2 The Journal of Nervous and Mental Disease Volume 194, Number 4, April 2006 Leverage Over Patients Money such leverage reported that roughly one third of subjects said they anticipated that their discretionary funds would be withheld if they failed to comply with some aspect of treatment (Elbogen et al., 2003b). In an earlier paper from the present study, we reported that 15% to 32% of subjects recruited from community mental health centers in five sites across the United States who had someone who assisted them in managing their money said that this person used access to their funds as leverage to promote treatment compliance (Monahan et al., 2005). Use of money as leverage was associated with subjects who were significantly younger, had less insight about their illness, and were more likely to suffer from a psychotic disorder, to abuse substances, and to have higher rates of hospitalization (Monahan et al., 2005). Here we expand on that report to describe additional aspects of the population subject to such leverage, including modeling the predictors of leverage, and examining the relationships among money leverage, compliance with treatment, and attitudes toward treatment and use of leverage. The goal is better to inform discussions of the legitimate extent of leverage on persons with mental disabilities and the procedures that should regulate these practices. METHODS Procedures The methodology of this study is described in detail elsewhere (Monahan et al., 2005). In brief, approximately 200 outpatients from publicly funded programs were sampled from each of five sites: Chicago, Illinois; Durham, North Carolina; San rancisco, California; Tampa, lorida; and Worcester, Massachusetts. Although we specified that participants had to be treated for mental disorders (rather than for a substance abuse disorder without co-occurring mental illness), we did not restrict recruitment by diagnosis or level of acuity. The specific inclusion criteria for the samples were as follows: (1) age: 18 to 65 years; (2) language: English-speaking or Spanish-speaking; (3) service use: currently in outpatient treatment of a mental disorder with a publicly supported mental health service provider (operationally defined as at least one appointment/visit in the prior 6 months); and (4) duration of service use: first service contact as an adult occurred at least 6 months ago. At the Worcester, Tampa, and San rancisco sites, potential subjects were recruited sequentially in the waiting rooms of outpatient clinics of community mental health centers. In Durham, a list of potentially eligible subjects was created from management information system data, and these patients were randomly selected to be approached regarding the study. Both of these recruitment strategies were used at the Chicago site; half of their sample was obtained using the waiting room approach and the other half using the eligibility list approach. Refusal rates varied from 2% to 13% across sites. After complete description of the study to the subjects, written informed consent was obtained, per the procedures approved by IRBs at each site. Across the five sites, the mean age of the subjects ranged from 41 to 47 years, the percent male from 32% to 65%, the percent white from 35% to 69%, and there was moderate variation in the percent diagnosed with schizophrenia (42% to 50%), bipolar disorder (14% to 18%), and major depression (28% to 31%). More detail about study subjects can be found in Monahan et al. (2005). Measures Leverage We assessed subjects lifetime experience of four specific leverages derived from the social welfare system (money and housing as leverage) and the judicial system (the criminal sanction and outpatient commitment as leverage) (Monahan et al., 2005). Only those subjects who had a formal representative payee and/or an informal money manager were questioned in greater detail about their experience with money leverage. Subjects who reported that they had ever had a representative payee were asked whether that person had ever made getting money dependent on adherence to treatment. Similarly, subjects acknowledging ever having had someone who handled their money for them (a role not necessarily played by representative payees, but sometimes assumed informally by family members or others) were asked whether that person ever had conditioned disbursement on adherence. The identity of the representative payee or money handler was ascertained, and subjects were asked about the extent to which they believed that use of money leverage helped people with mental disorders to stay well. inally, an overall leverage score was created. Subjects who endorsed at least one of the four leverages were considered as having experienced any leverage, as compared with subjects who had experienced no leverage. Subject Characteristics In addition to obtaining objective demographic and diagnostic information by chart review, the anchored version of the Brief Psychiatric Rating Scale (BPRS; Woerner et al., 1988) was used to assess current psychiatric symptoms. Additionally, Global Assessment of unctioning (GA; American Psychiatric Association, 1994) scores were created to assess current functioning levels. Insight into mental illness was assessed with the Insight and Treatment Attitudes Questionnaire (McEvoy et al., 1989). Self-reported alcohol and drug use for the past 30 days was obtained. If participants had drunk any alcohol or taken street or nonprescribed drugs, follow-up questions adapted from the Michigan Alcoholism Screening Test (Selzer, 1971) and the Drug Abuse Screening Test (Skinner, 1982) were asked. We combined alcohol and drug abuse and dichotomized into one or more substance abuse symptoms versus no substance abuse symptoms. To assess treatment compliance, participants were asked to rate their level of compliance in the past 6 months on a 5-point Likert scale (1 never missed an appointment, 5 avoided keeping appointments altogether). Medication compliance was assessed in a similar manner on a 6-point scale (1 never missed taking medication, 6 never took medication). To measure treatment satisfaction, a series of 14 questions adapted from Mental Health Statistics Improvement Program Consumer Survey (Ganju, 2000) was asked. Items included, I felt free to complain, and, As a direct 2006 Lippincott Williams & Wilkins 295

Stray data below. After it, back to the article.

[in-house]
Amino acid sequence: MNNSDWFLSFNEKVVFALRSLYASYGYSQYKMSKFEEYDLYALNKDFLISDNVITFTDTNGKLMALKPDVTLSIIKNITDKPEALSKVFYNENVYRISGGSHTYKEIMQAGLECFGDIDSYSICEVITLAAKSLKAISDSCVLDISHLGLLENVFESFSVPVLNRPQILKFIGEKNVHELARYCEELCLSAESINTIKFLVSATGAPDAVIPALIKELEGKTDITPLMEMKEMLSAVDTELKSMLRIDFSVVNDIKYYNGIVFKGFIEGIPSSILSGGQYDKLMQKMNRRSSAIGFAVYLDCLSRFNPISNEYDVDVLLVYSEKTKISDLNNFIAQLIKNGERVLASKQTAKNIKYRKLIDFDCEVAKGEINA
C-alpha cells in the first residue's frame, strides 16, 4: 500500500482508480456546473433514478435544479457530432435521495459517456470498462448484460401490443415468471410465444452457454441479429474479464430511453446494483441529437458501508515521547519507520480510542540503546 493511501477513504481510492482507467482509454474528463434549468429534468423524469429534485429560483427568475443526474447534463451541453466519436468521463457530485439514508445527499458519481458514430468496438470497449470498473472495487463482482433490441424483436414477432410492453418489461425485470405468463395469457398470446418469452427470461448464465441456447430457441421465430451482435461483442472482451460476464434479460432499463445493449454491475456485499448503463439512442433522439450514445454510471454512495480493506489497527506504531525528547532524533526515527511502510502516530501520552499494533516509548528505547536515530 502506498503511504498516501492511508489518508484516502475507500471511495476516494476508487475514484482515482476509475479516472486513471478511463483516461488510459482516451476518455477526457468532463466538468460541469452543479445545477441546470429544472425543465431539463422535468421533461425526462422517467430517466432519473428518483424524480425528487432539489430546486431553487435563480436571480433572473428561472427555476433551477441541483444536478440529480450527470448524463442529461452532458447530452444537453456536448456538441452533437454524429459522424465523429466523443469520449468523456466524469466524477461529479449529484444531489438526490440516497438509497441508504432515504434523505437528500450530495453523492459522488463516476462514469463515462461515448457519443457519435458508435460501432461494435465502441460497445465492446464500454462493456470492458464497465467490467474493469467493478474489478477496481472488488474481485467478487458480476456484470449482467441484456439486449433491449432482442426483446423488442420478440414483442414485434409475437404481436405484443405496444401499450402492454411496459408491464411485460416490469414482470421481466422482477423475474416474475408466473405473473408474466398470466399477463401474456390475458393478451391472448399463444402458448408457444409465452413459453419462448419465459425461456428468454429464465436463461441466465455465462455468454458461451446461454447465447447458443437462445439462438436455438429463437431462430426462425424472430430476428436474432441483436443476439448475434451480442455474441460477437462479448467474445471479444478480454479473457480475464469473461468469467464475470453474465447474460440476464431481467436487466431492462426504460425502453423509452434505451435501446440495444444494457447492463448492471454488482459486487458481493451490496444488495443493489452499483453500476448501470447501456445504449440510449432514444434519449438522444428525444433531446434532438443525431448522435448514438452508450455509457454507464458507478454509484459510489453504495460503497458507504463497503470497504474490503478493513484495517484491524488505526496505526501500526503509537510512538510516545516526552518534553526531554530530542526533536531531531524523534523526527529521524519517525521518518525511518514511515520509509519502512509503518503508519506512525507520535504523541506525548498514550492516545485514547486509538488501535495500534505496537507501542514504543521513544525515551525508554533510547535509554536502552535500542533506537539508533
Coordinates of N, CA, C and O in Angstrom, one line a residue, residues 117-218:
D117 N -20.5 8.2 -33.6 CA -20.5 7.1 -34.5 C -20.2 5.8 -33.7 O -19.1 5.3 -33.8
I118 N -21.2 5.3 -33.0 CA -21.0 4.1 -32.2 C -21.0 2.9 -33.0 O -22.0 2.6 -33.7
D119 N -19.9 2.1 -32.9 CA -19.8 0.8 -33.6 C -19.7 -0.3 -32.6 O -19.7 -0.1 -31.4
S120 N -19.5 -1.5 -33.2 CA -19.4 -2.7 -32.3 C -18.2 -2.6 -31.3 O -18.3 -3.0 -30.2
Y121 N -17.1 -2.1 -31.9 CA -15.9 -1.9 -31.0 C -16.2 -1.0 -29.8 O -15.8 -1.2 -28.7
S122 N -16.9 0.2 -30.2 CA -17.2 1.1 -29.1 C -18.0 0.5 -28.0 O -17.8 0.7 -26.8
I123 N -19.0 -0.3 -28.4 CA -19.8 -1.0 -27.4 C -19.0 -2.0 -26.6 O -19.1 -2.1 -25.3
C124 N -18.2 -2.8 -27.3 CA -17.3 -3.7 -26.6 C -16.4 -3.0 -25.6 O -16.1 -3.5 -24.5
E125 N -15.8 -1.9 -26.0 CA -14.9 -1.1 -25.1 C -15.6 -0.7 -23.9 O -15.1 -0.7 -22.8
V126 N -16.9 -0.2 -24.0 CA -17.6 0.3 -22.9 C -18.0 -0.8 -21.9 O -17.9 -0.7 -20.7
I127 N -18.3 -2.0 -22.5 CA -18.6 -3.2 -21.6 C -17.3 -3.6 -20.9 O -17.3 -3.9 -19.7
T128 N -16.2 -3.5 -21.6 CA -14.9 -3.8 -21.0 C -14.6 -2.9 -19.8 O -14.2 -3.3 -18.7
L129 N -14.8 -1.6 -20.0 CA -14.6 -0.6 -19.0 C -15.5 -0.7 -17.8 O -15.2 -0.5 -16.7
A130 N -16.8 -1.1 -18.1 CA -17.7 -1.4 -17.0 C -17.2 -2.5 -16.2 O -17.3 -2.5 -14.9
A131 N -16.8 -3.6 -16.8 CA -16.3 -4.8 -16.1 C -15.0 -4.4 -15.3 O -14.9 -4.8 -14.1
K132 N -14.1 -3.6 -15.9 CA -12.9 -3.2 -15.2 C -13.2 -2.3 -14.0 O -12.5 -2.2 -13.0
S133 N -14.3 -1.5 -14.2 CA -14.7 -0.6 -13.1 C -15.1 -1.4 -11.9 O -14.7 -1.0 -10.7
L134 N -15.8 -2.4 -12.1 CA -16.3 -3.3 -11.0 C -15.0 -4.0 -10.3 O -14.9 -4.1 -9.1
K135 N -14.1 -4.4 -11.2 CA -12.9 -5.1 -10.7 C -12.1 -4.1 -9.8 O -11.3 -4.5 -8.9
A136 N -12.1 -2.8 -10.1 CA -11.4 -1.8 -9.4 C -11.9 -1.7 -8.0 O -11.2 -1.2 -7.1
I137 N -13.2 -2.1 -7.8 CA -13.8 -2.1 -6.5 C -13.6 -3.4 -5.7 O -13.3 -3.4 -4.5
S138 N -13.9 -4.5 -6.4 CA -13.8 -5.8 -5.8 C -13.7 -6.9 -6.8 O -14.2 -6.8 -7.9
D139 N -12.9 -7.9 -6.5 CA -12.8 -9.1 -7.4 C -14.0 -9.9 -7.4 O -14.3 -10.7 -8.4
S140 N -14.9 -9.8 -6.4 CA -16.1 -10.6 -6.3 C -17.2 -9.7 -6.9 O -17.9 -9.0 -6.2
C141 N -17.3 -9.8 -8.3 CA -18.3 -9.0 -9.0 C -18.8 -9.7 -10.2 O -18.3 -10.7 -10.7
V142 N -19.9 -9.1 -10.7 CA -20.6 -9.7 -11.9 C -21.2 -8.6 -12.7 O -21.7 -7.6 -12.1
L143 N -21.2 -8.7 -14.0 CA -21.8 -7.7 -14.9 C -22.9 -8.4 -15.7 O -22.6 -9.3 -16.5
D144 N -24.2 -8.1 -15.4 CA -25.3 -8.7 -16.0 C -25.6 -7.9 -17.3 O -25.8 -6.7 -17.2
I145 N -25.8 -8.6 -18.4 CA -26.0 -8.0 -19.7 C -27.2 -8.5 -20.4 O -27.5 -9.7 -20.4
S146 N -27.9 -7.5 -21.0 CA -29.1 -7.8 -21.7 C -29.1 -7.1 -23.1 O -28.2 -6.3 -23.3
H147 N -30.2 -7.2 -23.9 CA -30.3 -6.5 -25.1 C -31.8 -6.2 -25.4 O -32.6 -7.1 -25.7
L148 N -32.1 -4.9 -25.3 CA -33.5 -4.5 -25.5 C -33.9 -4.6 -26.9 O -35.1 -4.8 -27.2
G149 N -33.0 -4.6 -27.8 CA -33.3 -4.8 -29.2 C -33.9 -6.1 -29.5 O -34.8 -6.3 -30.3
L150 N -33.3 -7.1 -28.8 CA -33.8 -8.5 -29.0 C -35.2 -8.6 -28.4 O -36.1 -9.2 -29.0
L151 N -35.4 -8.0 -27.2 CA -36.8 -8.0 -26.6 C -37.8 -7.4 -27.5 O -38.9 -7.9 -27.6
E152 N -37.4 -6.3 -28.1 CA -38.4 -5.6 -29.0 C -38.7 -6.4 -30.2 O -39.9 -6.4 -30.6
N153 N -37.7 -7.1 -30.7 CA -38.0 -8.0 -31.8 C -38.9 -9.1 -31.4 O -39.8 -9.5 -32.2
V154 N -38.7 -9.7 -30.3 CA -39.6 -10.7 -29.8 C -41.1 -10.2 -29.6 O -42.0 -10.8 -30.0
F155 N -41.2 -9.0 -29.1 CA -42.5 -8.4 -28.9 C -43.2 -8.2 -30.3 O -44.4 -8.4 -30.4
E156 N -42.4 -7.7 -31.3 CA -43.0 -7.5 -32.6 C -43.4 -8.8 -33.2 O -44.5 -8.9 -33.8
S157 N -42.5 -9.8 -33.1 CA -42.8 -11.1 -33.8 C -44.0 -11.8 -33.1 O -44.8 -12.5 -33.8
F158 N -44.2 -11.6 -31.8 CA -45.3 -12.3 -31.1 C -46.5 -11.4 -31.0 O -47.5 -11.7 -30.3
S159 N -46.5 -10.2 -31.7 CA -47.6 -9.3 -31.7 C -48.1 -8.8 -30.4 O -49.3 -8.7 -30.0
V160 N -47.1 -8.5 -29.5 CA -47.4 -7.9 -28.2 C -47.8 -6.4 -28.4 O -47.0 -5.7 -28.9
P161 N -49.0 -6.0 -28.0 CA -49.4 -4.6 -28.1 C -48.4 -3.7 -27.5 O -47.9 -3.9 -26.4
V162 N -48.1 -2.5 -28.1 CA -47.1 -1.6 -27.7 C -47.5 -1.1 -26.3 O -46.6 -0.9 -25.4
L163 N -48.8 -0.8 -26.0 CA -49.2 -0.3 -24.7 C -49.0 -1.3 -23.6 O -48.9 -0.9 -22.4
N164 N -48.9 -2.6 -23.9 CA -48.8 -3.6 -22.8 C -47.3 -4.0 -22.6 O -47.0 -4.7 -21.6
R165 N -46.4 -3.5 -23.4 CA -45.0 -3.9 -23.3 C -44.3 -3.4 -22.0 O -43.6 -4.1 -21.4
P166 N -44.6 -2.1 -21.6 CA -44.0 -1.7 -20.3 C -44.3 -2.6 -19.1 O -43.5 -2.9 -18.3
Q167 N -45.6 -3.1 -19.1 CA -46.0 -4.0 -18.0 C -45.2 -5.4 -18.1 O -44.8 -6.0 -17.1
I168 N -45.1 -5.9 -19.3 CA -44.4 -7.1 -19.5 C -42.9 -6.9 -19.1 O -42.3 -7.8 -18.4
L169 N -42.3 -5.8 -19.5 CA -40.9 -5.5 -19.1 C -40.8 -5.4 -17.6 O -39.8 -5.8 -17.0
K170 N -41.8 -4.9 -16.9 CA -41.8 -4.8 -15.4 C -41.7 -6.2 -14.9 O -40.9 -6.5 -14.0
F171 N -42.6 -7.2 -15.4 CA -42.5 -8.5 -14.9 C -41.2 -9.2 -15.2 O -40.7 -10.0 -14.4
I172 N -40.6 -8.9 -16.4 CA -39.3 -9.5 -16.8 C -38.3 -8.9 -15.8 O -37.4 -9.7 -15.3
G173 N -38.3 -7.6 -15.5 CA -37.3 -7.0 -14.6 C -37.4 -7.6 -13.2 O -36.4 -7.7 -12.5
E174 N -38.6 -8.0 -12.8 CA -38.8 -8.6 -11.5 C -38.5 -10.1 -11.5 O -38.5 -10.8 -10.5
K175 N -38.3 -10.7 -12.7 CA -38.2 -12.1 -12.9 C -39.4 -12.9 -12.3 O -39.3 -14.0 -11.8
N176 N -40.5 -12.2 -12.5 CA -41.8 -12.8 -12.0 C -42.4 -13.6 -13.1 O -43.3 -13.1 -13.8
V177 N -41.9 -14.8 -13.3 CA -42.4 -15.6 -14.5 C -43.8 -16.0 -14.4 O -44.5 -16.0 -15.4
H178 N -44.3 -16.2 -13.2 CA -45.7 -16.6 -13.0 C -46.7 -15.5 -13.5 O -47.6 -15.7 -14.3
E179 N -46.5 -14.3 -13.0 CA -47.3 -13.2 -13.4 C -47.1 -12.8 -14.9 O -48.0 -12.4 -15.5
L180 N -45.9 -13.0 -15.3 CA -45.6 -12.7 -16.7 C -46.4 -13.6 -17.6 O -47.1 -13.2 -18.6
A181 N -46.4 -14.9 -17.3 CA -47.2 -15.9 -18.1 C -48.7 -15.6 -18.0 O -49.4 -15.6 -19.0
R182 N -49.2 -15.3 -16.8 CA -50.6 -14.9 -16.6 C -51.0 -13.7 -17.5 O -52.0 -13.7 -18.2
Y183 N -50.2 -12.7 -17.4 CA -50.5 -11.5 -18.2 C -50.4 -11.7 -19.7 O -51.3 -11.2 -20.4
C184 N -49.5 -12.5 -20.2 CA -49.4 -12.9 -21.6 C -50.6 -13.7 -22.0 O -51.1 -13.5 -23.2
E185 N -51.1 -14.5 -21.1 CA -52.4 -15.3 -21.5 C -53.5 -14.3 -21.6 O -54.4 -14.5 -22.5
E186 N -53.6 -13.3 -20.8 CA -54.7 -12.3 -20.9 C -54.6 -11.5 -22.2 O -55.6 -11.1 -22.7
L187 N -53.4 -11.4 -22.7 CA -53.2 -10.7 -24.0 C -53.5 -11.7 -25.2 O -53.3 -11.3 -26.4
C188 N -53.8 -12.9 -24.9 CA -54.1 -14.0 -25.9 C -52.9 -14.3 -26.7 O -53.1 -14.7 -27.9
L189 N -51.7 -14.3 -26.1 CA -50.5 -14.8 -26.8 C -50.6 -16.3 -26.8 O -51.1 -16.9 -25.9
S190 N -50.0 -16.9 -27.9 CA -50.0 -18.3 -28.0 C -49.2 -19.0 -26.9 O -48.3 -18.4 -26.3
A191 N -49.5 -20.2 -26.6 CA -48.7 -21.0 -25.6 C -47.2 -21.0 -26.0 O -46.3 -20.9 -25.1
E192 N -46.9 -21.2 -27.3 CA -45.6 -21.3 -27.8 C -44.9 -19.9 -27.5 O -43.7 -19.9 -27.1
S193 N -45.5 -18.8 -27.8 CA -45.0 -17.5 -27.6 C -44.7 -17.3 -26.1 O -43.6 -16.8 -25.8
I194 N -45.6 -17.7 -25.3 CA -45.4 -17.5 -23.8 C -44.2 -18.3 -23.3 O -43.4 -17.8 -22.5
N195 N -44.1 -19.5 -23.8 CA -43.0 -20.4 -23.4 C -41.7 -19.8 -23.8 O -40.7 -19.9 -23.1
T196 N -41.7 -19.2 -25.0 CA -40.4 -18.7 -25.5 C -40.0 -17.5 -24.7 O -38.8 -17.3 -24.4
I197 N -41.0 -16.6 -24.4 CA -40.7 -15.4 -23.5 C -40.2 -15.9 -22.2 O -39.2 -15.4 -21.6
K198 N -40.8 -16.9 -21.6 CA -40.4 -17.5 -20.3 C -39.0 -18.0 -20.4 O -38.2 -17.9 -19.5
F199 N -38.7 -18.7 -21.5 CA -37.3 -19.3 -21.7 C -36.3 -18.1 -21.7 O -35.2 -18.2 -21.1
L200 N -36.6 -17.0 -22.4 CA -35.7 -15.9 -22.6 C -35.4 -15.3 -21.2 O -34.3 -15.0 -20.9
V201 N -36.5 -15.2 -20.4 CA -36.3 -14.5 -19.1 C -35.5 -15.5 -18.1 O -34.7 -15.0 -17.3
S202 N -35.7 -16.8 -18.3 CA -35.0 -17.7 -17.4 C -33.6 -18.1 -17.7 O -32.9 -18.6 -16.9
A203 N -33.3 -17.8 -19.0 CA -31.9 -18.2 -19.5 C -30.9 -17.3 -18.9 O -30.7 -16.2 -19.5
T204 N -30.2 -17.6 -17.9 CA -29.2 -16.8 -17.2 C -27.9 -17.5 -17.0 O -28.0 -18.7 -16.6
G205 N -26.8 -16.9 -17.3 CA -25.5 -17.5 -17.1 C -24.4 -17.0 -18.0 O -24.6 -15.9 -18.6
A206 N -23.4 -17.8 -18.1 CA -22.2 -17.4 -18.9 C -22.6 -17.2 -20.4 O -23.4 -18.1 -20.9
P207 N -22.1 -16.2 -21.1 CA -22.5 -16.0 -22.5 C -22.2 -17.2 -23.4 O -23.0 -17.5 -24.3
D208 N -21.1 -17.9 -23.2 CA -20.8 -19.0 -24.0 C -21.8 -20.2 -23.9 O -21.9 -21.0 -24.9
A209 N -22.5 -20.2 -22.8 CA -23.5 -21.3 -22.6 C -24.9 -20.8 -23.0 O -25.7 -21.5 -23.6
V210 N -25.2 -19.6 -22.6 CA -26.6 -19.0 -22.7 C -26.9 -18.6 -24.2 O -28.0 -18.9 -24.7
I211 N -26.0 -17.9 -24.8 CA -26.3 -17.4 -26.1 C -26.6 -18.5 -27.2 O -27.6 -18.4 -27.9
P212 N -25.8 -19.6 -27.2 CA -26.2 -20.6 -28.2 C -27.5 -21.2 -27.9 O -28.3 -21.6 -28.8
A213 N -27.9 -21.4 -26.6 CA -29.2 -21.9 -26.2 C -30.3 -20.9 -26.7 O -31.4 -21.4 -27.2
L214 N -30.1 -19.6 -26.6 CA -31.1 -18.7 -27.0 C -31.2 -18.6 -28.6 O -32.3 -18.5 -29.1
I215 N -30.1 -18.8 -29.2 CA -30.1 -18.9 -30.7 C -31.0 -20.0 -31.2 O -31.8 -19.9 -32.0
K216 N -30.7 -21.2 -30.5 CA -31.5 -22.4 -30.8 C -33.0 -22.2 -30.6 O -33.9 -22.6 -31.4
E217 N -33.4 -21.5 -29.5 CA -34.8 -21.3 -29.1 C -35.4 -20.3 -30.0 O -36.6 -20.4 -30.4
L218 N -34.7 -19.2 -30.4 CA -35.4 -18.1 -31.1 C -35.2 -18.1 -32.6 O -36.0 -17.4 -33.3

3 Appelbaum and Redlich The Journal of Nervous and Mental Disease Volume 194, Number 4, April 2006 result of services I received, I am better able to control my life. A mean composite score (Cronbach.89) was created to have one global measure of treatment satisfaction (higher scores indicate less satisfaction). Perceived coercion was measured using the MacArthur Perceived Coercion Scale (Gardner et al., 1993). Questions, which were adapted to reflect perceptions about outpatient treatment, included, I felt free to do what I wanted about going to the mental health center. As in other studies (Swartz et al., 2003), for most analyses, a dichotomous perceived coercion score was created and used by labeling those with a score below the median as low perceived coercion and labeling those with a score above the median as high perceived coercion. inally, a set of six Likert-scaled items was used to assess participants experience of autonomy in everyday life. Examples include, How much say did you have about what you would do during the day? and, How much say did you have about how much of your money you could spend? Higher scores indicate perceptions of more autonomy. The scale items were all significantly intercorrelated and demonstrated good internal reliability (Cronbach.83). Statistical Analysis We used logistic regression to examine the joint associations between participants demographic, clinical, and treatment characteristics and their money leverage experiences. or the purpose of multivariable modeling, pooling the data across sites offered the advantage of greater statistical power, but also posed two problems that required adjustment in the analyses. irst, we had to account for site effects and site-bycovariate interactions associated with leverage. To examine and control for these site effects, we used the Zelen test of the homogeneity of odds ratios (StatXact, 2003, pp ; Zelen, 1971). The Zelen statistic allowed us to test the null hypothesis that the relative risk for leverage did not differ across the five sites, but represented a sampling distribution from a common population. If the Zelen test showed that the sites odds ratios for a given variable were homogeneous, we then pooled the data for that variable and calculated a common odds ratio across sites. The second problem was that pooling the data could have distorted statistical inferences, insofar as the observations within each site were not independent. Without an adjustment for the clustered nature of the data, the SEs around the pooled estimates would have been understated, leading to overly liberal tests of statistical significance. Thus, we used the same specialized statistical software (StatXact, 2003) to adjust significance tests and confidence intervals around the common (pooled) odds ratios. or multivariable analysis, we used a companion statistical package designed to conduct multivariable logistic regression with stratified data (PROC LOGXACT; LogXact, 2002, pp ). These techniques provided the appropriate correction of variance estimates taking into account within-site correlation of observations. Specifically, the software uses the Cochran-Armitage method, as adapted by Rao and Scott (1992), to adjust the effective sample size for design effects that occur with a clustered sample (LogXact, 2002, pp. 755, 774). RESULTS Representative Payees In the present sample, across the five sites, the percent of patients who ever had a representative payee ranged from 31% to 53% (Table 1). Of those who ever had a representative payee, the majority (ranging from 69% to 92% across sites) either currently had a representative payee or had one in the past 6 months. Between 4% and 15% of the entire sample, TABLE 1. requency and Identify of Representative Payees, and Use of Leverage Chicago (N 205) Durham (N 204) San rancisco (N 200) Tampa (N 202) Worcester (N 200) Overall Range (N 1011) Representative payee ever 108 (52.7) 76 (37.2) 62 (31.0) 84 (41.6) 79 (39.5) 31% to 53% Representative payee current or in last 6 mo a 86 (40.5) 70 (34.3) 46 (23.0) 58 (28.7) 61 (30.5) 23% to 41% (78.9) (92.1) (74.2) (69.0) (77.2) (69% to 92%) Representative payee leverage ever a 31 (15.1) 15 (7.4) 8 (4.0) 20 (9.9) 20 (10.0) 4% to 15% (28.7) (19.7) (12.9) (23.8) (25.3) (13% to 29%) Representative payee leverage in last 6 mo b 12 (5.9) 7 (3.4) 3 (1.5) 11 (5.4) 10 (5.0) 2% to 6% (14.0) (10.0) (6.5) (19.0) (16.4) (7% to 19%) Representative payee identity c (N 107) (N 75) (N 62) (N 84) (N 78) (N 406) Parent 8 (7.5) 20 (26.7) 4 (6.5) 29 (34.5) 12 (15.4) 7% to 35% Spouse/partner 1 (1.0) 6 (8.0) 2 (3.2) 4 (4.8) 0 (0) 0% to 8% Other relative 6 (5.6) 11 (14.7) 6 (9.7) 21 (25.0) 16 (20.5) 6% to 25% Nonrelative 4 (3.7) 4 (5.3) 13 (21.0) 8 (9.5) 2 (2.6) 3% to 21% MH/social worker 88 (82.2) 22 (29.3) 31 (50.0) 7 (8.3) 44 (56.4) 8% to 82% Housing-related 0 (0) 12 (16.0) 4 (6.5) 11 (13.1) 4 (5.1) 0% to 16% Other 0 (0) 0 (0) 2 (3.2) 4 (4.8) 0 (0) 0% to 5% a Percentages in parentheses in this row are of those subjects who ever had a representative payee. b Percentages in parentheses in this row are those of subjects who had a representative payee in the last 6 mo. c N values may vary because of missing data Lippincott Williams & Wilkins